The most commonly used matching network for home-built Yagis is the gamma. As Fig. 2 shows, it consists of a line in parallel with part of the element and connected to the element. We add a series capacitor between the coax center conductor and the gamma line. By adjusting the line diameter, spacing from the element, length, and the capacitor value, we can arrive at a good match.

The number of element playing a role in the gamma match system makes hand calculation of the dimensions very tedious. There are computer programs that can put you in the ball park and ease the adjustment. The first step is to reduce the length of the driven element to make is capacitively reactive, which often allows us to omit the capacitor.

As a starting point, make the gama rod or line about 1/3 to 1/2 the diameter of the driven element itself. Then the line can be about 0.04 to 0.05 wavelength long and spaced (center-to-center) about 0.007 wavelength from the element. The capacitor should be about 7 pF per meter (about 70 pF at 10 meters) for a resonant driven element with an impedance of about 25 Ohms.

If you use the capacitor, alternatively adjust the length of the gamma rod to the shorting bar to the main element and the capacitor until you obtain the best match. Replace the variable capacitor with a fixed capacitor. If you omit the capacitor, adjust the length of the gamma rod to the shorting bar and the length of the element until you get a perfect match.

b. The gamma match can produce some distortion in the beam pattern, since it is an unbalanced system. The distortion has shown up more at VHF and UHF than at HF, but 10 meters is just on the cusp of the VHF region. Therefore, some beam builders prefer to us a Tee match. As Fig. 3 shows, the Tee looks like a double gamma and still permits a direct connection between the element and the boom.

Tee match calculations are not just simple adjustments of gamma calculations. One Yagi optimizing program (YO by K6STI) has a Tee-match calculating module, and it allows you to either use the series capacitors or to omit them--although the Tee rods will be different for each case.

Some builders use the Tee match not only to obtain a good match but also to raise the feedpoint impedance to 200 Ohms. Then they place a 4:1 balun at the feedpoint to arrive at the coax 50-Ohm impedance.

As a balanced matching system, the Tee match avoids potential pattern distortions. However, it is the most complex of our matching systems and requires considerable patience to adjust.

c. The simplest balanced matching system is the beta match. We have taken a long look at the beta match in past episodes of this column. Essentially, we shall form an L-network to transform a low antenna impedance to the higher coax cable impedance.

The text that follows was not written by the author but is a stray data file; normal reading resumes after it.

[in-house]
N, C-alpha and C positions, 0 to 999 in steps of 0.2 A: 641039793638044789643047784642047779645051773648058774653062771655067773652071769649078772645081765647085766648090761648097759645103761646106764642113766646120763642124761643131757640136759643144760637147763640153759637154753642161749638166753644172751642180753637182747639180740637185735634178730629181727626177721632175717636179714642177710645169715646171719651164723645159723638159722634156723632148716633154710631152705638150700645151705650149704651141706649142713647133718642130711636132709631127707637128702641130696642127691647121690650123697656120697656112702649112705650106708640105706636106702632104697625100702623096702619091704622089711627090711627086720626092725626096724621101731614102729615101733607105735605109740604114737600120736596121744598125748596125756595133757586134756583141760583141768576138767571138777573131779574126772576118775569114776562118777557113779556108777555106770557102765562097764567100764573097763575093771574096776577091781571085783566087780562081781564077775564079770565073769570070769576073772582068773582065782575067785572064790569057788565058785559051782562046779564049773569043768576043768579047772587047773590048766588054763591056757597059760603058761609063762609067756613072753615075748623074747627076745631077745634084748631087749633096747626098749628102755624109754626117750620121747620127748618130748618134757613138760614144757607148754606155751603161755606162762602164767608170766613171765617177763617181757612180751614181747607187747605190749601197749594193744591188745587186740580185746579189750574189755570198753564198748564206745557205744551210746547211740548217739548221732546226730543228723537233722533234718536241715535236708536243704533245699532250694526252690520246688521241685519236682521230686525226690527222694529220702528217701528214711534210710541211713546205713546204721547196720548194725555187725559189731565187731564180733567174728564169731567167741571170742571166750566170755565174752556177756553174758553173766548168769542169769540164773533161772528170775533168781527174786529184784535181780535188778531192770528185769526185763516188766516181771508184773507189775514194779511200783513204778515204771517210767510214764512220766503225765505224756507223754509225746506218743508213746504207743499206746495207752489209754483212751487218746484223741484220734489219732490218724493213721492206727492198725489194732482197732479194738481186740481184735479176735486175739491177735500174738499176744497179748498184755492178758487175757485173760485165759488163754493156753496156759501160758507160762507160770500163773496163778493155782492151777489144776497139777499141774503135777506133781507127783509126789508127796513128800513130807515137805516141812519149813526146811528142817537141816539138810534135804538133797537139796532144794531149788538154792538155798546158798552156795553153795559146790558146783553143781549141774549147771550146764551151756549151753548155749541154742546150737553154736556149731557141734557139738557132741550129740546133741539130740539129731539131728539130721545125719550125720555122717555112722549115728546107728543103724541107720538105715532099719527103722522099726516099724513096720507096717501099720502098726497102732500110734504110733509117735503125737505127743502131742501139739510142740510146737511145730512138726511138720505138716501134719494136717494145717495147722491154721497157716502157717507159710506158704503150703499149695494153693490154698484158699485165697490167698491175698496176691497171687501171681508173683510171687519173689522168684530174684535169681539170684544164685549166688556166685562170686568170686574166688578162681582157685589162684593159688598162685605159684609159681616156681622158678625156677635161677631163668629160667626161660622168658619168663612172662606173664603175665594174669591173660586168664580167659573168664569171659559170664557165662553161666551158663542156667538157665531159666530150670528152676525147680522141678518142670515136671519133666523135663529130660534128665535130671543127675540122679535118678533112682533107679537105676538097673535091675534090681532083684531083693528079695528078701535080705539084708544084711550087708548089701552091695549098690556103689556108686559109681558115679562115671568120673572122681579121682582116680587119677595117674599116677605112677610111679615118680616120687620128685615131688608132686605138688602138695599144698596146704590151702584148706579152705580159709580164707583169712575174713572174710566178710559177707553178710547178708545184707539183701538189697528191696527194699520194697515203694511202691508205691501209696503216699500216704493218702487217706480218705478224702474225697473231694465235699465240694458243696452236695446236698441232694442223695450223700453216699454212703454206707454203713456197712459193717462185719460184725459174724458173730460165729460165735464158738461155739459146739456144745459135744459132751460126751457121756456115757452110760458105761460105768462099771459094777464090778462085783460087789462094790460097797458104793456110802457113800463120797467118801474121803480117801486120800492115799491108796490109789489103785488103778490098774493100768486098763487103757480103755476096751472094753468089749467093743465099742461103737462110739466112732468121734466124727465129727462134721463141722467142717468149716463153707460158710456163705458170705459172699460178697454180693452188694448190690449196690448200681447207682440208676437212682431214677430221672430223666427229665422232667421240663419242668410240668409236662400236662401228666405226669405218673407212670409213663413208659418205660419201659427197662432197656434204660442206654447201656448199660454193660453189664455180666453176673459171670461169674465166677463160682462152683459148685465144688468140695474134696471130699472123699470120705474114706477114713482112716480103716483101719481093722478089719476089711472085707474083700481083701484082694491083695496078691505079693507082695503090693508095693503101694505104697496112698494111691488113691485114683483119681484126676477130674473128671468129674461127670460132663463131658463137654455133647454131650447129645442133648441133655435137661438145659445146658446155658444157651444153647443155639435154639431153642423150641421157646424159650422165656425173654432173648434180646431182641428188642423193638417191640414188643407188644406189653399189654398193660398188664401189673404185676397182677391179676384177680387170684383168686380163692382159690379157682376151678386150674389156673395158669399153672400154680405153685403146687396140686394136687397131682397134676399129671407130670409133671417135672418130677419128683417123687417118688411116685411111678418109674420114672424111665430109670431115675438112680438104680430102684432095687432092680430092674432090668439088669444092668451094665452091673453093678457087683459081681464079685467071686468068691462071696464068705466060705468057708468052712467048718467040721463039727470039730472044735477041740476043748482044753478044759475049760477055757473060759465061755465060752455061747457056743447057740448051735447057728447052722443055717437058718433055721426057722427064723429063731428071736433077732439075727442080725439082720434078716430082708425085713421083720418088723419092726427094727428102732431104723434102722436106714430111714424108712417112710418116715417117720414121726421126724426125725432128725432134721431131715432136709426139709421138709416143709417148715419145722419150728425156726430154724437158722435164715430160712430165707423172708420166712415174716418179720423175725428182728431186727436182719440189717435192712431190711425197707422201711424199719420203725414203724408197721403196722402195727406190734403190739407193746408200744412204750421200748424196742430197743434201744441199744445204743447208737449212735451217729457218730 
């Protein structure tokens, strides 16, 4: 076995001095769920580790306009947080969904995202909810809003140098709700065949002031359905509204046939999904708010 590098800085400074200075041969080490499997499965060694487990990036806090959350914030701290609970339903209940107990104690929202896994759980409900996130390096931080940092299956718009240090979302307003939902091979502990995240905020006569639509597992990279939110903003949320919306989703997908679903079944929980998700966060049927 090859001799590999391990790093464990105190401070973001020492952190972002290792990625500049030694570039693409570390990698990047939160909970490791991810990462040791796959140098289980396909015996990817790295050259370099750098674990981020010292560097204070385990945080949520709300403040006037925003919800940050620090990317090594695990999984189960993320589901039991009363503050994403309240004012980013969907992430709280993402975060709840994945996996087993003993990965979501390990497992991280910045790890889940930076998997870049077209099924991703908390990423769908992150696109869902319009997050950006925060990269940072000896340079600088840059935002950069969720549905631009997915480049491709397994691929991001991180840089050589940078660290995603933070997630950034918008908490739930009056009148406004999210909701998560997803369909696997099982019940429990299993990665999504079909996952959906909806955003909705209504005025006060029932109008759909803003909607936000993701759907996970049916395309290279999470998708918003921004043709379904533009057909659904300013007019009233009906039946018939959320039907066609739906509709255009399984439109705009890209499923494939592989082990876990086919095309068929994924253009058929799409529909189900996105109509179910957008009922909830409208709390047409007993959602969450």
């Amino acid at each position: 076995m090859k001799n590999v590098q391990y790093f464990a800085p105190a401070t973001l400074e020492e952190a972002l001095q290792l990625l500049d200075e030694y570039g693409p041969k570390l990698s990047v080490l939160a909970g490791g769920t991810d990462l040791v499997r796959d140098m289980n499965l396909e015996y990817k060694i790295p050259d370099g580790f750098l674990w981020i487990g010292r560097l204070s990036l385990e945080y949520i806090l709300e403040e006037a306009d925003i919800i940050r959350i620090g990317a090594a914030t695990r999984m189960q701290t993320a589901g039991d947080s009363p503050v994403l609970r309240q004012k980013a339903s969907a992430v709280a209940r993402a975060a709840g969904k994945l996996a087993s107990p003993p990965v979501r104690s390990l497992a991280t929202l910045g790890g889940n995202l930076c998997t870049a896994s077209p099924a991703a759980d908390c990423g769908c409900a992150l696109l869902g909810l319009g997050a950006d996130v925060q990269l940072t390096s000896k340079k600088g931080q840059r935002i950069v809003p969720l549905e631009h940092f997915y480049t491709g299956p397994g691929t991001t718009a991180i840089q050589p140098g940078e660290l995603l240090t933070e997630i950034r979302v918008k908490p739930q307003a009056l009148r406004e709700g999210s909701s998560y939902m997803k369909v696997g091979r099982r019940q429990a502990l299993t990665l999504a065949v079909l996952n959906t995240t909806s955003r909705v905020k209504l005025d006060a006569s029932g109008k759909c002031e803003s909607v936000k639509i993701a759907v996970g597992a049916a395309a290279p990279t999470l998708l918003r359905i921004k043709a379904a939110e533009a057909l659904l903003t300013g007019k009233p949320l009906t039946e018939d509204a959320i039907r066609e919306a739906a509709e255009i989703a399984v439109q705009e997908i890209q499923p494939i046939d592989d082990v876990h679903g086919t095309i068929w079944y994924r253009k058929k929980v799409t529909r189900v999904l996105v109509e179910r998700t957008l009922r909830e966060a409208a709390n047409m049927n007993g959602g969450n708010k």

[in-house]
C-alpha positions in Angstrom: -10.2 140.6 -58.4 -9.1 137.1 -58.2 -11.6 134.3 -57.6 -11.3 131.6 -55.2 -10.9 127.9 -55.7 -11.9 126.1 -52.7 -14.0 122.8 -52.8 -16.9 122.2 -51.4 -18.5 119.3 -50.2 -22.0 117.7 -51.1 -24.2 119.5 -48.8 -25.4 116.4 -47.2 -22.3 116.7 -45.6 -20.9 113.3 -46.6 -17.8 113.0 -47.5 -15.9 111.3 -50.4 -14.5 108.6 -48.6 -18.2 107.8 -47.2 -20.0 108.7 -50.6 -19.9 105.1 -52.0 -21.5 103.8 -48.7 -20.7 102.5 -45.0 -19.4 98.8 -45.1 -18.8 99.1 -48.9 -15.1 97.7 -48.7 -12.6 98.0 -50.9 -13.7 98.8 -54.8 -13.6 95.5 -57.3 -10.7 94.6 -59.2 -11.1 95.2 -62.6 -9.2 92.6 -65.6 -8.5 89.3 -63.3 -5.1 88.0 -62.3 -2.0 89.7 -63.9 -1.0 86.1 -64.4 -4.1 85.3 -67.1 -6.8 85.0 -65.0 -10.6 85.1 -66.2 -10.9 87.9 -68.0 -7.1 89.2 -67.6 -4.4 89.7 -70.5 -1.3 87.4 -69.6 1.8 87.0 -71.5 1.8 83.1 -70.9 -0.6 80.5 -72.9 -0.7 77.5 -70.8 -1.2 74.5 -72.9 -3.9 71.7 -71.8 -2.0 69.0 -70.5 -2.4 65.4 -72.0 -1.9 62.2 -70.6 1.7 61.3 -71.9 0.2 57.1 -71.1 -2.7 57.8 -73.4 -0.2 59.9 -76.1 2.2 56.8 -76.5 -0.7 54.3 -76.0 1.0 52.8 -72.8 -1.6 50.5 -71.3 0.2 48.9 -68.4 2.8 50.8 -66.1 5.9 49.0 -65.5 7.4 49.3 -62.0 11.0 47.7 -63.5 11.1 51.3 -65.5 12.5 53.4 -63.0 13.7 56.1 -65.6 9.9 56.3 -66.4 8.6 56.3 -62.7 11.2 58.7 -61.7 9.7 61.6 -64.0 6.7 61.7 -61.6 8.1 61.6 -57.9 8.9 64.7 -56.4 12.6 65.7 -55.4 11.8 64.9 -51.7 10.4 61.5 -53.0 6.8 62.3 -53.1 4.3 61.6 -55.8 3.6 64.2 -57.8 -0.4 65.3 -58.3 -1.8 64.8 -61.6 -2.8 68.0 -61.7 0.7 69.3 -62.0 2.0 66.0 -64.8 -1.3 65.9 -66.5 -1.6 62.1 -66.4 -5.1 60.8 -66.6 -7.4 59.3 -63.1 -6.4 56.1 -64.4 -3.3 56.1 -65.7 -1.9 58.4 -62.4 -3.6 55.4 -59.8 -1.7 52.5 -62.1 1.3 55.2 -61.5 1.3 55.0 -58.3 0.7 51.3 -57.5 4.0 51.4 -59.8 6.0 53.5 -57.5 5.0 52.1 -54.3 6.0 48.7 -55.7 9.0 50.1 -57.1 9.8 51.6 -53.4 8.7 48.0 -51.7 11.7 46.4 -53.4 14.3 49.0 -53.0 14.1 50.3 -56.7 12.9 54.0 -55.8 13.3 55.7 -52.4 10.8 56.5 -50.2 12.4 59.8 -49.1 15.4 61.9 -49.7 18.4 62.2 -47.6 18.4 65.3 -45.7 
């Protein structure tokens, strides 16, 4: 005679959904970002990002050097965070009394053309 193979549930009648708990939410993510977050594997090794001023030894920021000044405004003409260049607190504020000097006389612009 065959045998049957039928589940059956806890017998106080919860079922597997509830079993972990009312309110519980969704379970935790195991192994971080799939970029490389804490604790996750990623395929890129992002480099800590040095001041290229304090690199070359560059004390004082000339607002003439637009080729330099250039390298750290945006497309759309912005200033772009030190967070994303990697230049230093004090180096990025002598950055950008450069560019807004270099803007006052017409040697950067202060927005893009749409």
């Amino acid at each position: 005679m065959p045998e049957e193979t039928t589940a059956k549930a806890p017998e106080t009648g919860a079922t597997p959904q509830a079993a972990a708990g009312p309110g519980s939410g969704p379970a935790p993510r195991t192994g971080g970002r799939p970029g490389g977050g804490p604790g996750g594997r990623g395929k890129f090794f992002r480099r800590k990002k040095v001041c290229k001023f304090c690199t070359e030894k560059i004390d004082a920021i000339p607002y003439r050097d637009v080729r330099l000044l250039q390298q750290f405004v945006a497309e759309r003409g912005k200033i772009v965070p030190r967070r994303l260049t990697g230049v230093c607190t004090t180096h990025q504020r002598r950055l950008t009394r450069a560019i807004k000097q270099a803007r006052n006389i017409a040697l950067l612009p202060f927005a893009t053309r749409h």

The L-network requires a series capacitor on the low impedance or antenna side. We form this by shortening the element from its resonant length, thereby making it capacitively reactive. Then we add a shunt or parallel inductive reactance across the terminals--effectively on the coax side of the network.

As shown in Fig. 4, we can use either of two ways to obtain the required shunt inductive reactance. One method is to make a length of parallel transmission line with a short at the far end. A shorted transmission line less than 1/4 wavelength provides inductive reactance. The amount depends on the wire spacing and diameter, as well as the line length. This is the so-called "hairpin" matching device.

The other method uses a coil--wound to provide the inductance that has the required inductive reactance. Either method will do the job. The coil has slightly higher losses than the shorted transmission line hairpin, but provides a slightly wider operating bandwidth. The short at the end of the hairpin can float or you may ground it to the boom--there should be no difference in performance either way.

L-network calculations abound. One convenient program for calculating a beta match while evaluating your antenna design is YW, a program accompanying The ARRL Antenna Book.

The beta match does require that the driven element be insulated from the boom and have a center gap for the connections.

3. What is the best way to make adjustments to my Yagi and its matching system?

Only a few hardy folks who love working at heights enjoy adjusting a Yagi at the top of a tower. To make the initial adjustments on a Yagi, we can work closer to the ground, using a step ladder at most.

Mount the Yagi pointing straight up. The reflector should be about 5' to 10' off the ground at 10 meters for best results on the widest variety of designs. You can jury-rig an assembly to support the beam while you do your work. Just be sure to move yourself and your ladder well out of the way when making measurements to test your adjustment work. Indeed, the test site should be as much in the open as your situation permits.

Adjustments made by this system should hold if the antenna is a half wavelength or higher in its final position. The higher the front-to-back ratio of the beam, the better the system will work, since a high front-to-back ratio minimizes interactions with the ground. This adjustment system does not give 100% assurance that you will not have to make further adjustments when you get the beam mounted at its operating height, but it should handle 90% or more of the cases and the work.

Hopefully, these brief answers to frequently asked questions will get you started toward better antenna building. As I have noted on several occasions, if you plan to roll your own antennas-- whatever the type--or if you simply want to understand antennas better, make sure that you have a copy of The ARRL Antenna Book on your shelf--or better, on your work bench opened to a relevant section.

Updated 10-10-2003. © L. B. Cebik, W4RNL. Data may be used for personal purposes, but may not be reproduced for publication in print or any other medium without permission of the author.